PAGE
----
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Working at height

The first FMJ/Barbour EHS regular compliance piece covering Health and Safety, Environment and Energy, Estates and Facilities Management; focuses on working from height

The main piece of legislation governing work at height is the Work at Height Regulations 2005. These regulations define work at height as: ‘work in any place, including a place at or below ground level, or obtaining access to or egress from such a place, while at work, except by a staircase where, if suitable measures were not taken, a person could fall a distance likely to cause personal injury’.


  • Over three million people in the UK work at height as part of their job.
  • Over 2,670 employees suffered a specified (major) injury, as a result of a fall from height in 2016/17, this resulted in 25 fatalities.
  • Ladders are probably the most used and misused pieces of access equipment.
  • The vast majority of ladder accidents occur because the ladder is not secured at the top.
  • Work at any height can cause injury; a fall from a height of just one or two steps can cause serious injury.
  • Unsuitable access equipment (such as chairs and tables) can cause serious accidents even in low risk premises such as offices and schools.
  • It is particularly important to ensure that contractors working on an organisation’s premises (for example for roof maintenance or window cleaning) are properly controlled and do not work in a dangerous way.


  • Plan, organise and supervise all work at height.
  • Ensure employees are appropriately trained in safe working methods and the equipment to be used.
  • Make sure all those involved are competent and trained.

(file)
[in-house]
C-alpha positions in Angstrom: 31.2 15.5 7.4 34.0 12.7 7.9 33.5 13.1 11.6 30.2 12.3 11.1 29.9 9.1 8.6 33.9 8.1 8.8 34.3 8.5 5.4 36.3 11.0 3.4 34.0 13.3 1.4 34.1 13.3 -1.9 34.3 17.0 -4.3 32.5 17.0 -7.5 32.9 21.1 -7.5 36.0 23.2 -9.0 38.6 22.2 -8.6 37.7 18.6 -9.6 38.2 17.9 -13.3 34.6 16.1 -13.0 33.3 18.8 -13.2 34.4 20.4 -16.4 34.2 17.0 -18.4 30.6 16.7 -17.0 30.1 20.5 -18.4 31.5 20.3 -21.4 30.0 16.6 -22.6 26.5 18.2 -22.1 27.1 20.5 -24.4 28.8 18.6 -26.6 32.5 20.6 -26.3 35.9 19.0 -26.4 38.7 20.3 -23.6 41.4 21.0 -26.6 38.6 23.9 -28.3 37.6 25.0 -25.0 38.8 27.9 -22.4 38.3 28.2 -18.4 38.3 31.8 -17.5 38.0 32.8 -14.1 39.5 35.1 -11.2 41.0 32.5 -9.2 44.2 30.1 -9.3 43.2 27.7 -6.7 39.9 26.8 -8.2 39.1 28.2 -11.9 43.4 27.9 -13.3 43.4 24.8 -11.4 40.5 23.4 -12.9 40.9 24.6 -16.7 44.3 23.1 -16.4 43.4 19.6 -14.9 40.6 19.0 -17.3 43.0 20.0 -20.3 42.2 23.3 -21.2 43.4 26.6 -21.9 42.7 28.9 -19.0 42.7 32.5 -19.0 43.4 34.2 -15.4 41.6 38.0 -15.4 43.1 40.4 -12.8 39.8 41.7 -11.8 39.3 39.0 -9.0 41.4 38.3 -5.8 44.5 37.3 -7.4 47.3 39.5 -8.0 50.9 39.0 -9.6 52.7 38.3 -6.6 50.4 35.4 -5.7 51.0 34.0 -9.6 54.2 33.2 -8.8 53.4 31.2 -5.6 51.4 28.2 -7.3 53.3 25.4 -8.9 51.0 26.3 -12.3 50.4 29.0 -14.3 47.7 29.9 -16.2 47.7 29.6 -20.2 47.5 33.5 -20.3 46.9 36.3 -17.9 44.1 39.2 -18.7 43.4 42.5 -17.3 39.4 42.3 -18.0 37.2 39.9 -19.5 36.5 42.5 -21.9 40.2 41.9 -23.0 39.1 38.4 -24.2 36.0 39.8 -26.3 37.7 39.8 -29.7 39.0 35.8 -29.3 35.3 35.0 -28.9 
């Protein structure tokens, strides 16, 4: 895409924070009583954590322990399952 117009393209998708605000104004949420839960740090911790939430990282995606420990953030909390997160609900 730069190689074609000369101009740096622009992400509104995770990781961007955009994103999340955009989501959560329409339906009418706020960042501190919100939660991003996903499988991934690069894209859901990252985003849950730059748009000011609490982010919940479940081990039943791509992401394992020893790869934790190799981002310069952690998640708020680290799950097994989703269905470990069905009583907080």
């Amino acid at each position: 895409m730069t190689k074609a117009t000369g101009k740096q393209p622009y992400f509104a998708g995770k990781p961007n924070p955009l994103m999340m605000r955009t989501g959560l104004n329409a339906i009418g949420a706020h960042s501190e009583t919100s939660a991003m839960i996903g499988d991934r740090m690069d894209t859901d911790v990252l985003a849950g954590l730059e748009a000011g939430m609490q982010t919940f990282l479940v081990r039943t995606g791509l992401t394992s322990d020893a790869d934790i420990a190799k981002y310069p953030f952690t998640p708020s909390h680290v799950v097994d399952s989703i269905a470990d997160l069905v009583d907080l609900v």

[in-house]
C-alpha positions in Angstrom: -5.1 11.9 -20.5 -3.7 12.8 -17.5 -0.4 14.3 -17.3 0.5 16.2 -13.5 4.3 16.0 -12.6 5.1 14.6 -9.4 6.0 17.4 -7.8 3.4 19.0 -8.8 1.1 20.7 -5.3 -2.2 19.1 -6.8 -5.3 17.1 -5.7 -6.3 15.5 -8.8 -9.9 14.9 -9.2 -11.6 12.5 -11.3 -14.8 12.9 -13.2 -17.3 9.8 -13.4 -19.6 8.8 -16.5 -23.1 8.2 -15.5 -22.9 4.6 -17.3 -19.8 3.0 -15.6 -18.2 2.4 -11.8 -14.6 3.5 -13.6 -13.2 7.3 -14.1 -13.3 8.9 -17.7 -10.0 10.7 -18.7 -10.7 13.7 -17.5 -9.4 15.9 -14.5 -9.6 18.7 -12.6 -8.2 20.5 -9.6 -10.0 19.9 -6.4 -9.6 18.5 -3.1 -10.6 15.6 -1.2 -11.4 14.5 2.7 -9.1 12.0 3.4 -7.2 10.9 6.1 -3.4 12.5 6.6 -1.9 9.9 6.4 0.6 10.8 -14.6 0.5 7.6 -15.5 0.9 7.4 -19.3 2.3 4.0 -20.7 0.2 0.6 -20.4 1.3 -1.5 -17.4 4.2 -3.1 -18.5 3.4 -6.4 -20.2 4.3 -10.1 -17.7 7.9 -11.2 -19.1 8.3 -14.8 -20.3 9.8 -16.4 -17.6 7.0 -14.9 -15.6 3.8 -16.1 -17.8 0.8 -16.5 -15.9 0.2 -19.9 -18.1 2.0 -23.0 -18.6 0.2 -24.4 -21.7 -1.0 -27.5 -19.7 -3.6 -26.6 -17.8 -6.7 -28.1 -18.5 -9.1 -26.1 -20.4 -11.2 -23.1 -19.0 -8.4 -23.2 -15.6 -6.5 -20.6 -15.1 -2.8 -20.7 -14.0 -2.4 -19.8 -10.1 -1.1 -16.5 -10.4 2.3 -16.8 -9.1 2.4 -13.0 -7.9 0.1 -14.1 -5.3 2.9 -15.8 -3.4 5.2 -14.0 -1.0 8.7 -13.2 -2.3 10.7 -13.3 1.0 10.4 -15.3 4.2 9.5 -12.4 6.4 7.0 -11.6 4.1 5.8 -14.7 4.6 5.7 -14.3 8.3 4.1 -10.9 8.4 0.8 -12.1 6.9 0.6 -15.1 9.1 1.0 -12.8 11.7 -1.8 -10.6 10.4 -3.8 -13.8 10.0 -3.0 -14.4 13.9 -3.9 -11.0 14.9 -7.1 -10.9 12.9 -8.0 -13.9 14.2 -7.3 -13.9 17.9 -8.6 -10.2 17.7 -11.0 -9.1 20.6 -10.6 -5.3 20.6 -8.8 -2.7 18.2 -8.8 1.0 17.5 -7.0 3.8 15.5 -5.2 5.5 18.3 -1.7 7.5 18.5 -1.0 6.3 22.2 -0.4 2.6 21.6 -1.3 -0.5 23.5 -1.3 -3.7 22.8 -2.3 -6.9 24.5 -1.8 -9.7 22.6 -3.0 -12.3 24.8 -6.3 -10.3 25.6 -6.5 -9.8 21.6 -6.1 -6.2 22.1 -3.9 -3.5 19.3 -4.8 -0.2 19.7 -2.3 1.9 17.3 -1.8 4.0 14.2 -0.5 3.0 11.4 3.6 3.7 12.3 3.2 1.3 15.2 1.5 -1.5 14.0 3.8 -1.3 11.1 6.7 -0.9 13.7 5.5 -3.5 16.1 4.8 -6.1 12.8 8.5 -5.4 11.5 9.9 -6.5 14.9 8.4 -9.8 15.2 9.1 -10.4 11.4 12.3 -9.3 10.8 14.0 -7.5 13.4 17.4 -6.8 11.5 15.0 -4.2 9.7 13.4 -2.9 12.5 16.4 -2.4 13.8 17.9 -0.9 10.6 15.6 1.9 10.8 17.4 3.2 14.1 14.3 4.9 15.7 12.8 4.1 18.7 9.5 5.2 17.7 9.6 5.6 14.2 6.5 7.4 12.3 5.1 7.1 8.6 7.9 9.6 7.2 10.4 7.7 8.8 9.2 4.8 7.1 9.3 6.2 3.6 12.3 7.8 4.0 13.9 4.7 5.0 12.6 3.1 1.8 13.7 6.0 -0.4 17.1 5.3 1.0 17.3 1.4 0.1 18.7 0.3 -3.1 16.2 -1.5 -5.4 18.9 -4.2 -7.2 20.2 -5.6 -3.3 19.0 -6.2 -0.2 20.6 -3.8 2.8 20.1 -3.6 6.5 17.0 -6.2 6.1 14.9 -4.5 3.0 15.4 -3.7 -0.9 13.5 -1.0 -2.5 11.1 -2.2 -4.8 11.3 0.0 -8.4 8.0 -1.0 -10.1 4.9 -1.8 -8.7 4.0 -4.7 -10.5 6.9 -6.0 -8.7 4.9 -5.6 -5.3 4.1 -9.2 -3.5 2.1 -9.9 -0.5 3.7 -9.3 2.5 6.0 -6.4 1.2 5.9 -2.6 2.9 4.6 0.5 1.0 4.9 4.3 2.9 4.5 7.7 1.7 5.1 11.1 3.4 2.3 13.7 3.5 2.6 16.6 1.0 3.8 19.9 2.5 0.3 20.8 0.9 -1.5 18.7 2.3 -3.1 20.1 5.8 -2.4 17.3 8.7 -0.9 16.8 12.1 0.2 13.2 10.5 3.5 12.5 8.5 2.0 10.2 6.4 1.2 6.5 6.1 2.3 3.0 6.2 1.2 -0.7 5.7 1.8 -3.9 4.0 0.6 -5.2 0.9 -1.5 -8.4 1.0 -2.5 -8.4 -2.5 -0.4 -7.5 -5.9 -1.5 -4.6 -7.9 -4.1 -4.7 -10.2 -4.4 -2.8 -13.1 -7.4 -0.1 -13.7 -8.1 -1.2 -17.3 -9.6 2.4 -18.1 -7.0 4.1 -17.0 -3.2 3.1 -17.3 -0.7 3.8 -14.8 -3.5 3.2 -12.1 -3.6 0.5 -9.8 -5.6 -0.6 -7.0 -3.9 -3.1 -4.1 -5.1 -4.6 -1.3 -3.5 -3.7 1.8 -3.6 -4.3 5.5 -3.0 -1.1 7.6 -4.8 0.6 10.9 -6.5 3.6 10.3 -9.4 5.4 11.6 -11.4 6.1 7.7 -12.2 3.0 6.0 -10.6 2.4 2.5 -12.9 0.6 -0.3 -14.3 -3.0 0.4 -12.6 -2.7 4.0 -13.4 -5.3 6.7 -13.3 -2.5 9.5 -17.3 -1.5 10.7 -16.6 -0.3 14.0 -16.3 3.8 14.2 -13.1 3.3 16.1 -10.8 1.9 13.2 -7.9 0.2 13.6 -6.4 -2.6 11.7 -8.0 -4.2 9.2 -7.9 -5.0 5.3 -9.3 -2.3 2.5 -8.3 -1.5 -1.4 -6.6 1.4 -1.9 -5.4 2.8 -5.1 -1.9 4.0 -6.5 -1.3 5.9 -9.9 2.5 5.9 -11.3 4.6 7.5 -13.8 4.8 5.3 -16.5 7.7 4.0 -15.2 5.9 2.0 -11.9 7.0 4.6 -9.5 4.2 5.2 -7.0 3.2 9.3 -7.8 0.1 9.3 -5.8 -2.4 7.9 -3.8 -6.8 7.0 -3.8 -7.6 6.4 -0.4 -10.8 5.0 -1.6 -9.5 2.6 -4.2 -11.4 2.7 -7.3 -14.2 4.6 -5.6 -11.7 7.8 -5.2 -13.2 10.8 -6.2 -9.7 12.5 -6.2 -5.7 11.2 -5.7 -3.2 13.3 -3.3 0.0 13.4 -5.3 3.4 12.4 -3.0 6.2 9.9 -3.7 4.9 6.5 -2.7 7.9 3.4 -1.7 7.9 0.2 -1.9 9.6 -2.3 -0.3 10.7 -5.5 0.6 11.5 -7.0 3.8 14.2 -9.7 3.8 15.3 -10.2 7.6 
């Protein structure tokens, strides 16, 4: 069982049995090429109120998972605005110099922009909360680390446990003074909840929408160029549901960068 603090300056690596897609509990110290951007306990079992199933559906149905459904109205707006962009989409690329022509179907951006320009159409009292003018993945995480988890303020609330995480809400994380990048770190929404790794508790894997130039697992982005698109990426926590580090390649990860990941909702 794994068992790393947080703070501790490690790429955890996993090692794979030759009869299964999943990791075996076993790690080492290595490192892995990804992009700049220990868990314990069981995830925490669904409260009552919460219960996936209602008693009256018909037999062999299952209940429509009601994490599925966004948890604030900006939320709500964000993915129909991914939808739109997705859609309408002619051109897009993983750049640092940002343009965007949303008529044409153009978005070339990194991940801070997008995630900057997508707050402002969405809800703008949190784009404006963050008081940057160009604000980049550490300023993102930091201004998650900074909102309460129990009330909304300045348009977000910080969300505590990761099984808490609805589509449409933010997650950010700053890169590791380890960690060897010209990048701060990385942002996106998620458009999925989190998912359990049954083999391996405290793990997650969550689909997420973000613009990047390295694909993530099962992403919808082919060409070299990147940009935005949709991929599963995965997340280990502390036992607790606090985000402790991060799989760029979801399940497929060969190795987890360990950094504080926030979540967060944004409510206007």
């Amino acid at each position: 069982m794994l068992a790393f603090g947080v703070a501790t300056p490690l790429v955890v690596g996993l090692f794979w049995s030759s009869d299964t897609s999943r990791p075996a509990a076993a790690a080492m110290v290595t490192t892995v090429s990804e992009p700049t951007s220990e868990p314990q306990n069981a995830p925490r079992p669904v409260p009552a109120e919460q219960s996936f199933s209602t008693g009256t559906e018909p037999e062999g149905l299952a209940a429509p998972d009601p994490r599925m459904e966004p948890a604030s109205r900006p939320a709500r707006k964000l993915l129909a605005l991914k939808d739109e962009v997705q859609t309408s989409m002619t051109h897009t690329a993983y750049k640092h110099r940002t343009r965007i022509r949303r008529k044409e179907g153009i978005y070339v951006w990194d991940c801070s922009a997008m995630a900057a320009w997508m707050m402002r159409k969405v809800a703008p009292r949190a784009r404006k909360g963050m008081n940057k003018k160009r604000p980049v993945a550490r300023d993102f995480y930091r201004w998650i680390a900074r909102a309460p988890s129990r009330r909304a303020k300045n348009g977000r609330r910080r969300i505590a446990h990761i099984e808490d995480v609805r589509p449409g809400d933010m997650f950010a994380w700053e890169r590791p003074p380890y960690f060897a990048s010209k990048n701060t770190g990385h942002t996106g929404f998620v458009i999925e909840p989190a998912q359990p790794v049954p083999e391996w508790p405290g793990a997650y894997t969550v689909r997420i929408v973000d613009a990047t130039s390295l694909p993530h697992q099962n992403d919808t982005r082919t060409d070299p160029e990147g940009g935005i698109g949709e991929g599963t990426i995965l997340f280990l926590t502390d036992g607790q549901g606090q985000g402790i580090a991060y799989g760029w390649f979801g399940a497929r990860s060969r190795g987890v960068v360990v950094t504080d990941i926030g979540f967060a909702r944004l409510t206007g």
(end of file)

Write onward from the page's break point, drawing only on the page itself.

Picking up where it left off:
• Assess the risks and ensure that appropriate work equipment is selected and used correctly.
  • Manage the risks from fragile surfaces, such as thin roofing materials or skylights.
  • Inspect and maintain all equipment and workplaces intended to control the risks of working at height.
  • Take account of weather conditions.
  • Ensure planning includes arrangements for emergencies and rescue.
  • Manage risks from falling objects.


  • Avoid working at height wherever possible by altering the task or the way it can be carried out.
  • If this is not reasonably practicable, the next step is to use equipment or other control measures to prevent falls.
  • Always consider collective fall prevention measures, such as edge protection, over personal protection, such as harnesses.
  • If the potential for a fall remains, reduce the likelihood of injury by minimising the distance to fall or its consequences and always consider passive protection, such as safety netting, over active measures, such as having to clip a safety harness on to a structure.
  • In lower risk premises, take account of how storage areas and high shelving or wall displays are accessed.


  • Determine if the work involves a risk of a fall that could cause personal injury.
  • Consider if the work can be avoided by undertaking it in a different way.
  • If it must be undertaken, determine the reasonable control measures that need to be used.
  • Ensure that there is a risk assessment covering the work activities.
  • Devise a safe system of work (ideally written down).
  • Ensure that all workers are aware of the safe system of work and are trained in correct use of the safety equipment provided.
  • For high risk work, consider a permit-to-work system.
  • Ensure that equipment is subject to statutory inspections at the required frequencies.
  • Supervise to ensure that the work is completed in accordance with the safe system of work.
  • Ensure that all workers are safe and clear of the work area before closing the job and putting premises and equipment back in service.


The Work at Height Regulations 2005 (as amended) apply to all work at height when there is a risk of a fall liable to cause personal injury. Duties are placed on employers, the self- employed and any person who controls the work of others (e.g. facilities managers or building owners who employ contractors to work at height).

Where the means of making the work at height safe involves fixing points, such as eye bolts, running wires, fixed rail etc, there are legal requirements under the Lifting Operations and Lifting Equipment Regulations 1998 (LOLER) or the Provision and Use of Work Equipment Regulations 1998 (PUWER), for them to be subject to be suitably inspected. In the case where people are suspended or lifted there are specific requirements for thorough examinations at no more than six monthly intervals with inspection records being retained.

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